User-friendly, transparent and affordable carbon accounting software
So you’re interested in carbon accounting? The good news is you have come to the right place. But don’t just take our word for it, we want you to learn for yourself.
As a business, you have a few choices about how you manage your carbon accounting. So you can make an informed decision we want to tell you about what carbon accounting actually is. That way you can make up your own mind as to what makes sense for your business.
Carbon accounting is the term used to quantify greenhouse gas emissions resulting from human initiated activities that result in the release of greenhouse gasses. This may be from the burning of fossil fuels to produce electricity, natural gas used to heat your home or office, the burning of fuel to power your car or the decomposition of your waste as it breaks down in landfill.
Carbon dioxide is the most prominent greenhouse gas released from human activities. Other common gasses include nitrous oxide and methane, which are considerably more potent in their warming potential than carbon dioxide but tend to be released in much smaller quantities. In order to account for the total greenhouse gas emissions from an activity, all gasses are converted into a carbon dioxide equivalent so there is a common currency to explain the warming potential of a particular activity. This conversion of all greenhouse gasses into a carbon dioxide equivalent simplifies things for carbon accounting, however it is accounting for much more than just carbon dioxide.
In order to account for the carbon dioxide equivalent (CO2-e) for a particular activity, an emission factor must be used and multiplied by the unit of consumption of the particular activity such as kilowatt hours (kWh’s) of electricity or megajoules (MJs) of natural gas. Emission factors vary from activity to activity, country-by-country and even state-by-state in Australia. The reason for this can be explained by considering the use of electricity. In Victoria our electricity is mostly generated from burning brown coal, the dirtiest of energy sources from a CO2-e perspective. Compare this to Tasmania which mostly uses hydro energy and therefore has a much smaller CO2-e impact from their use of electricity. To add an extra layer of complexity, these emission factors change year-on-year, and to reflect any changes in fuel mix used to create electricity in the state. If more renewable energy is used by the state the emissions of using electricity will decrease.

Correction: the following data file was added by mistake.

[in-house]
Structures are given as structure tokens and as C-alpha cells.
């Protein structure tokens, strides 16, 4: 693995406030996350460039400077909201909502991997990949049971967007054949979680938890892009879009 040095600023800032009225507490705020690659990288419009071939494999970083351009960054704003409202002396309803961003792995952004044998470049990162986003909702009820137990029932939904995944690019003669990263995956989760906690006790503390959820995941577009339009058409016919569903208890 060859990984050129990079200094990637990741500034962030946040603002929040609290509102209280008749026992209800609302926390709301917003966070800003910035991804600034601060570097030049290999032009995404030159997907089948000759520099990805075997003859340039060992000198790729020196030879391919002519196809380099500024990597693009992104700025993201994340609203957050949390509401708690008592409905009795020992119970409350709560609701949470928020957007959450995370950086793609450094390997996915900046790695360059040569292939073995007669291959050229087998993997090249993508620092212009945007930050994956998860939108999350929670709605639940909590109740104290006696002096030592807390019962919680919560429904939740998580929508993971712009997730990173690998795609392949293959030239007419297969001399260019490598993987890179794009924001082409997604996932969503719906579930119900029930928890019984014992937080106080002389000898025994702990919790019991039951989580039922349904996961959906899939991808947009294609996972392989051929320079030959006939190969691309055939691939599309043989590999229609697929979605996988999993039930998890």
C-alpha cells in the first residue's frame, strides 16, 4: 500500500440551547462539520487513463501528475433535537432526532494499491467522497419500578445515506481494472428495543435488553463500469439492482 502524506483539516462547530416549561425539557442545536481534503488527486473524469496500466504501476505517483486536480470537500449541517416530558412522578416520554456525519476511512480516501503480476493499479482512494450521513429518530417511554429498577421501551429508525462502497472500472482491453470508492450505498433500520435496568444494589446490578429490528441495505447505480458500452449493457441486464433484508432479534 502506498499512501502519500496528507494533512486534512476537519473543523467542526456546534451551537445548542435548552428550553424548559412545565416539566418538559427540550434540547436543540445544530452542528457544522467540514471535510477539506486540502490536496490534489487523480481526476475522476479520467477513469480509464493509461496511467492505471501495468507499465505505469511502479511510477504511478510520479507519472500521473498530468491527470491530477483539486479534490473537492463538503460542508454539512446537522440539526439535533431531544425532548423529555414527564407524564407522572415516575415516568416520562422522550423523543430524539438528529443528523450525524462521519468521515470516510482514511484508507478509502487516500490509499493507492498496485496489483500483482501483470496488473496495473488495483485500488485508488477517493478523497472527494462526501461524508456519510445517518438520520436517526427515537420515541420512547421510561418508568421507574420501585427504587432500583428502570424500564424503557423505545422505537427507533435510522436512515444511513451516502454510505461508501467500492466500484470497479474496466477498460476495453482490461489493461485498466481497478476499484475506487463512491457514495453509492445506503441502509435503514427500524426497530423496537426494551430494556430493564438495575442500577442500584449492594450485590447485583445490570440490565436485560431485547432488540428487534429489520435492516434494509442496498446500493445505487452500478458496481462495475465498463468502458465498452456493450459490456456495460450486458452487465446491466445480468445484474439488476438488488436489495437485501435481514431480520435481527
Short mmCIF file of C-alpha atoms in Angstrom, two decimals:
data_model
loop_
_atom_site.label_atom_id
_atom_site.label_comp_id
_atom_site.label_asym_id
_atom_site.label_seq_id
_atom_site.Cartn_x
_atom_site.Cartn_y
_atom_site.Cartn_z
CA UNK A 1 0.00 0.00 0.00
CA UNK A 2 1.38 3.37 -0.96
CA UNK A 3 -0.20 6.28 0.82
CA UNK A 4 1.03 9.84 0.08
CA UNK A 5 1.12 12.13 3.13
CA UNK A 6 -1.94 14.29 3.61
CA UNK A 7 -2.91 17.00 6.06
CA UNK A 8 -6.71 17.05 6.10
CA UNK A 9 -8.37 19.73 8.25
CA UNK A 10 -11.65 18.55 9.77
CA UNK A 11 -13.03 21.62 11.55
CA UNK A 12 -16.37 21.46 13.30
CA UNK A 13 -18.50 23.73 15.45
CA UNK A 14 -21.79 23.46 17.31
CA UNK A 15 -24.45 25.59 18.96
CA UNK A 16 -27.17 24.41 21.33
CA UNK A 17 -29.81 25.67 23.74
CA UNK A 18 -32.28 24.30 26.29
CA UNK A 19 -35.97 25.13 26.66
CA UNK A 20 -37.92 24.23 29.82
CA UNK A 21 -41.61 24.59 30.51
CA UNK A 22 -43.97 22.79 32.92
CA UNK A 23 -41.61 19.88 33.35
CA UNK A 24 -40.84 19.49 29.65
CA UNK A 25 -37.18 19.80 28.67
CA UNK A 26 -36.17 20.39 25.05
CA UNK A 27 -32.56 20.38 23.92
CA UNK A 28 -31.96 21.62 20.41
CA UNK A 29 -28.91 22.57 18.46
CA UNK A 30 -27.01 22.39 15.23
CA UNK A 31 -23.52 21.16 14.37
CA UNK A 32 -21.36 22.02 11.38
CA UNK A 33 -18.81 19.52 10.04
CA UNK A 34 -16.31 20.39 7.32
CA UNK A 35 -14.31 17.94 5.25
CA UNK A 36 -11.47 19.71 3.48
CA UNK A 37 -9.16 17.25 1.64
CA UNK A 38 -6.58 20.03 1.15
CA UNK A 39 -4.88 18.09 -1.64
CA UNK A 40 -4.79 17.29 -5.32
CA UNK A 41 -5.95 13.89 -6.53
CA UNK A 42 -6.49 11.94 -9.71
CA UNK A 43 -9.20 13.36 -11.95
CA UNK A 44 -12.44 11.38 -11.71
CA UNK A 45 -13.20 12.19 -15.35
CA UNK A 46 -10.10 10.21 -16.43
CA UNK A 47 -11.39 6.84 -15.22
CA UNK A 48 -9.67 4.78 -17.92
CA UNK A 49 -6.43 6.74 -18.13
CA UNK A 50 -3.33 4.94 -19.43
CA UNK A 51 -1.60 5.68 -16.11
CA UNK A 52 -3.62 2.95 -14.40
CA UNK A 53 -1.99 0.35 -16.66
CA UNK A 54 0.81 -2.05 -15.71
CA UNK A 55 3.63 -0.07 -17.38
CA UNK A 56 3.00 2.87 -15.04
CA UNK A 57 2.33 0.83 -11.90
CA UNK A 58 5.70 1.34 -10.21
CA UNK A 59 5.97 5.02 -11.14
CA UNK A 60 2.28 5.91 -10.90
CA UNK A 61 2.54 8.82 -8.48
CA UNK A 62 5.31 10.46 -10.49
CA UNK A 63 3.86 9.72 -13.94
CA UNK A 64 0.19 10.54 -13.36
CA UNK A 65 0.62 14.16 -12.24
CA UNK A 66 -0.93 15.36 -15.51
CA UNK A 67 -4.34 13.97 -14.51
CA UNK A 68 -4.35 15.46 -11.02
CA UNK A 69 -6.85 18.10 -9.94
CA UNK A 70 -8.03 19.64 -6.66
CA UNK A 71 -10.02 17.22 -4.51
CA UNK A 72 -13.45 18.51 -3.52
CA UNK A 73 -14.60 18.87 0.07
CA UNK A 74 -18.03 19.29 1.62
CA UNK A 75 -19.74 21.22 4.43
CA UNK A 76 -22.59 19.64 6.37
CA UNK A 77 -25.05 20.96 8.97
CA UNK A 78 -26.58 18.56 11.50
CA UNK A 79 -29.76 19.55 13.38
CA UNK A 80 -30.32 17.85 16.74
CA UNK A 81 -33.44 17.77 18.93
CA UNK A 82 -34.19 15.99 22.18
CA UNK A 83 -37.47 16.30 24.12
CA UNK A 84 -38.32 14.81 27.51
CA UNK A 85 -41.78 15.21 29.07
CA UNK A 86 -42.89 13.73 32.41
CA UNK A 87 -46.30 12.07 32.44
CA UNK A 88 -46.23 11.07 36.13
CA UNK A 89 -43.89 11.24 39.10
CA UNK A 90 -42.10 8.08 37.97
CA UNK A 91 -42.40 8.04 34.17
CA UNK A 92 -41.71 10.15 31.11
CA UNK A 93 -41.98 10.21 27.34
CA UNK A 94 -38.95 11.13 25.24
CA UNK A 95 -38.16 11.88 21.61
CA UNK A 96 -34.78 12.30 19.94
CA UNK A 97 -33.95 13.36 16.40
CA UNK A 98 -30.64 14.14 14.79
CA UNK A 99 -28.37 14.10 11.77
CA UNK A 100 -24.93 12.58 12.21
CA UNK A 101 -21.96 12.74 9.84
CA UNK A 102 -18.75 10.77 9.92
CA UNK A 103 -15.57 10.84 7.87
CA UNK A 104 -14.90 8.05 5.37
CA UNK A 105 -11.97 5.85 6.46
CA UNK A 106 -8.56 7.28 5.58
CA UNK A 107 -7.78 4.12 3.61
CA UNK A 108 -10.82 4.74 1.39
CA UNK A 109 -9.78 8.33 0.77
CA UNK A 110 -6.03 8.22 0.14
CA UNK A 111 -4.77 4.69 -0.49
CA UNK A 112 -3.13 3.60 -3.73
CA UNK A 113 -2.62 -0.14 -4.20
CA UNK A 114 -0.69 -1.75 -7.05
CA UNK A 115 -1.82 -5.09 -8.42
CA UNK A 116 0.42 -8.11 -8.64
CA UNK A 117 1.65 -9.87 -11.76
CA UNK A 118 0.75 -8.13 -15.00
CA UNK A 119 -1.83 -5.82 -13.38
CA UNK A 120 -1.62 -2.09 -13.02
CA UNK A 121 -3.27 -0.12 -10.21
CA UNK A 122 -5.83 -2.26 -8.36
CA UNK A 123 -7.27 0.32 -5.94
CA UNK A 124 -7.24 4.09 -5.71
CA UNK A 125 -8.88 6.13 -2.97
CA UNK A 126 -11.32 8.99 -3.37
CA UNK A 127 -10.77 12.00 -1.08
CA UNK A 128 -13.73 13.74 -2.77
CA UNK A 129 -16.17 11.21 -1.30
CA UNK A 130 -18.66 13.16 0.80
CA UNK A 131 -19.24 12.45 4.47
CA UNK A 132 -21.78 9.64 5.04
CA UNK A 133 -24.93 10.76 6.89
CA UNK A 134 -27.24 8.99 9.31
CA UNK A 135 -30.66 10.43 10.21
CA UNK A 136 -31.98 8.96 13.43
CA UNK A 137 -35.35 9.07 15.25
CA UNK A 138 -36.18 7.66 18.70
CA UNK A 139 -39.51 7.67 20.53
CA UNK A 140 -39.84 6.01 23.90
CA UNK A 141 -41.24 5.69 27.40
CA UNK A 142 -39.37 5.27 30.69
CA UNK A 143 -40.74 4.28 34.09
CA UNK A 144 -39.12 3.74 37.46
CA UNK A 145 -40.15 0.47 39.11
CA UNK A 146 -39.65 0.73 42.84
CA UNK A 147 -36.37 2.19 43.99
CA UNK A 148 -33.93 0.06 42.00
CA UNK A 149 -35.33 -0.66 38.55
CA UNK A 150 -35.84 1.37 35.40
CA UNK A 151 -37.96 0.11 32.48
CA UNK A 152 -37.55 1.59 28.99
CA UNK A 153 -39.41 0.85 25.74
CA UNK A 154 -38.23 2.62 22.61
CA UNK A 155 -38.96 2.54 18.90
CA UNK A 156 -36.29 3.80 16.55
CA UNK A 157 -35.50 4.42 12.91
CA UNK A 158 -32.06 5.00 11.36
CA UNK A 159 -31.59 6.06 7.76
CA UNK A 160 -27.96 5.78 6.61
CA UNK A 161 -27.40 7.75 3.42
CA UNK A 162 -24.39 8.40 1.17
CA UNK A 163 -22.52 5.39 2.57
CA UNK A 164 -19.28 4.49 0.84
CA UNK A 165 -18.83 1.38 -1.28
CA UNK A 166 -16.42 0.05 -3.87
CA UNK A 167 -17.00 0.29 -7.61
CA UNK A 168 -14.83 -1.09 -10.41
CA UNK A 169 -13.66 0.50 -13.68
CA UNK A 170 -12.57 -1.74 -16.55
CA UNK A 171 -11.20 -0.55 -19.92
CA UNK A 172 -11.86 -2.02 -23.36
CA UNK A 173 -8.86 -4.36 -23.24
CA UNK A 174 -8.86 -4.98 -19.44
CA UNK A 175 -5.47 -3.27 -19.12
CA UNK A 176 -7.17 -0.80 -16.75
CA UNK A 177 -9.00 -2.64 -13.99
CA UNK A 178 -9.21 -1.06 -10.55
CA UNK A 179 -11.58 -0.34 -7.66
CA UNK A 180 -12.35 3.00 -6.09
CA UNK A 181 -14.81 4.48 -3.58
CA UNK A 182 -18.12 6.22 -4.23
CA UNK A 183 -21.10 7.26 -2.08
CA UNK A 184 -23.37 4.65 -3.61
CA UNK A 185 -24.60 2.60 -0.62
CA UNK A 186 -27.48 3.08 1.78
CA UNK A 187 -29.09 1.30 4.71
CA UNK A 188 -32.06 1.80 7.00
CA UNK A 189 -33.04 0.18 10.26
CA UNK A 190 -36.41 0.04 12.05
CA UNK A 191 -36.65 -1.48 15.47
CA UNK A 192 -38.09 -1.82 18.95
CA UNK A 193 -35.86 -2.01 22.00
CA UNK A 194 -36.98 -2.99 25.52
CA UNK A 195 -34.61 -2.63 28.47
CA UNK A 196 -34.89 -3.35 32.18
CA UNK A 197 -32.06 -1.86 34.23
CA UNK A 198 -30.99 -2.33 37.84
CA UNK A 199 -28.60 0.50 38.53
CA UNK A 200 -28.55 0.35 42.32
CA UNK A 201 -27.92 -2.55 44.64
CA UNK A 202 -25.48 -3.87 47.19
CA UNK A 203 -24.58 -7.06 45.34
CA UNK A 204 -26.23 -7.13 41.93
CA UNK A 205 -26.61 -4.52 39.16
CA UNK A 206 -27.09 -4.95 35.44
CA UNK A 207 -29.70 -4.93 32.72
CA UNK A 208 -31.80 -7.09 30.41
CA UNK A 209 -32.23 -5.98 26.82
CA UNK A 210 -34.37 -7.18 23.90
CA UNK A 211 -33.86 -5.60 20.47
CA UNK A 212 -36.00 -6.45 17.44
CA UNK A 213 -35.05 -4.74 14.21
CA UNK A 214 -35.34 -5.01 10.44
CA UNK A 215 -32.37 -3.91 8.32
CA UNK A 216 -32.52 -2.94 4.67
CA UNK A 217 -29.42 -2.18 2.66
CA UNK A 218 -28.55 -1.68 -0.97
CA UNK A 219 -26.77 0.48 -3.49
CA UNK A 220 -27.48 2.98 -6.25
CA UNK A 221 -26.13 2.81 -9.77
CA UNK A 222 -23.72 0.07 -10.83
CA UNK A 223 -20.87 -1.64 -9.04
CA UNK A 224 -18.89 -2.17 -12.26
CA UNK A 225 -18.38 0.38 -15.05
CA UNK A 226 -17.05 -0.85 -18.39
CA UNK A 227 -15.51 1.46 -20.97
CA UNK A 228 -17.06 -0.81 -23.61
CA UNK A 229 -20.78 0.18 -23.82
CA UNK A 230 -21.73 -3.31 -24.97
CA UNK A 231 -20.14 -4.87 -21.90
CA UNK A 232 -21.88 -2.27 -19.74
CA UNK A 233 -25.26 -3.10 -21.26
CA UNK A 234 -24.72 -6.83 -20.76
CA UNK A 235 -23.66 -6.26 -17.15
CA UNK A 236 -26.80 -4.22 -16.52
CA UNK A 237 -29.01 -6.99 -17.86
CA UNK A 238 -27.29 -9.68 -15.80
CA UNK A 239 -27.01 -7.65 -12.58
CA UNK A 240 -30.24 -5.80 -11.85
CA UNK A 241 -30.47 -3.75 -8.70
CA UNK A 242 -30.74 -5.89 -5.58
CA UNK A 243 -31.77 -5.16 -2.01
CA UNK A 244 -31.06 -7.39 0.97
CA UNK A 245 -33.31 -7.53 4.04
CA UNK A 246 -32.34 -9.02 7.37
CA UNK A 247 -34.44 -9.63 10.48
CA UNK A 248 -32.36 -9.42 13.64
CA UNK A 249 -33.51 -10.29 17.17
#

We need to remember that carbon accounting is not like financial accounting where you are calculating something tangible – money. When we calculate carbon we are accounting for gasses, something we cannot see or touch. Carbon accounting is an imperfect science which is built on a number of assumptions that attempt to make sense of, and quantify, an intangible product. There are different methodologies used by different countries of how a company accounts for the CO2-e of a particular activity.
Now that you have some background, let’s discuss some options for getting your business started with carbon accounting:
Option 1: Pay an expensive consultant to undertake a carbon audit on your business
Here’s how that story goes. Spend a lot of time gathering data and sending it to them with little to no explanation as to how it will be used, then receive a report that tells you your business emits 1,529 tonnes of carbon dioxide equivalent a year broken down into specific activities. Essentially you’re left with a number, but no understanding of how it was calculated, or how you’re to tackle the business of reducing it. Any changes you make are left unmeasured or go unnoticed until you pay the consultant to come back and do another audit.
Option 2. Train an employee in carbon accounting
Then…find a spreadsheet whiz in the office, start collating data from different people all over your business, reorganise the data by changing it into the appropriate units, source the correct emission factors for each input, ensure you are using the right calculation methodology; then hope like hell you don’t have issues with version control, data security or that your carbon accounting trained employee or spreadsheet wizard doesn’t leave the business, because you’ll need to start all over again. If all goes well you’ll find out you emit 1,529 tonnes of carbon dioxide equivalent a year. Then what next?
Option 3. Sign-up for Impact Sustainability’s cloud-based carbon accounting software package
The most user-friendly, affordable and transparent software available to businesses. Users from all over your business can input data in any unit into the web-based system. The system takes care of unit conversions, and manages the different methodologies across countries and yearly updates in emission factors. With a good system in place, carbon accounting becomes a means to an end. Not only do you learn your emissions are 1,529 tonnes CO2-e per year, you can learn about sustainable business practices and managing your business to reduce this number every year. And when you are ready, you can upgrade and look at measuring the social aspects of sustainability and having a more holistic sustainability approach that isn’t just limited to carbon accounting.
With our prices starting at $145 per month, we don’t believe environmental sustainability should be at the cost of economic sustainability.
The choice is yours.
If you’d like to learn more about our system, click here to visit the systems page or contact us to organise a time for a short demo.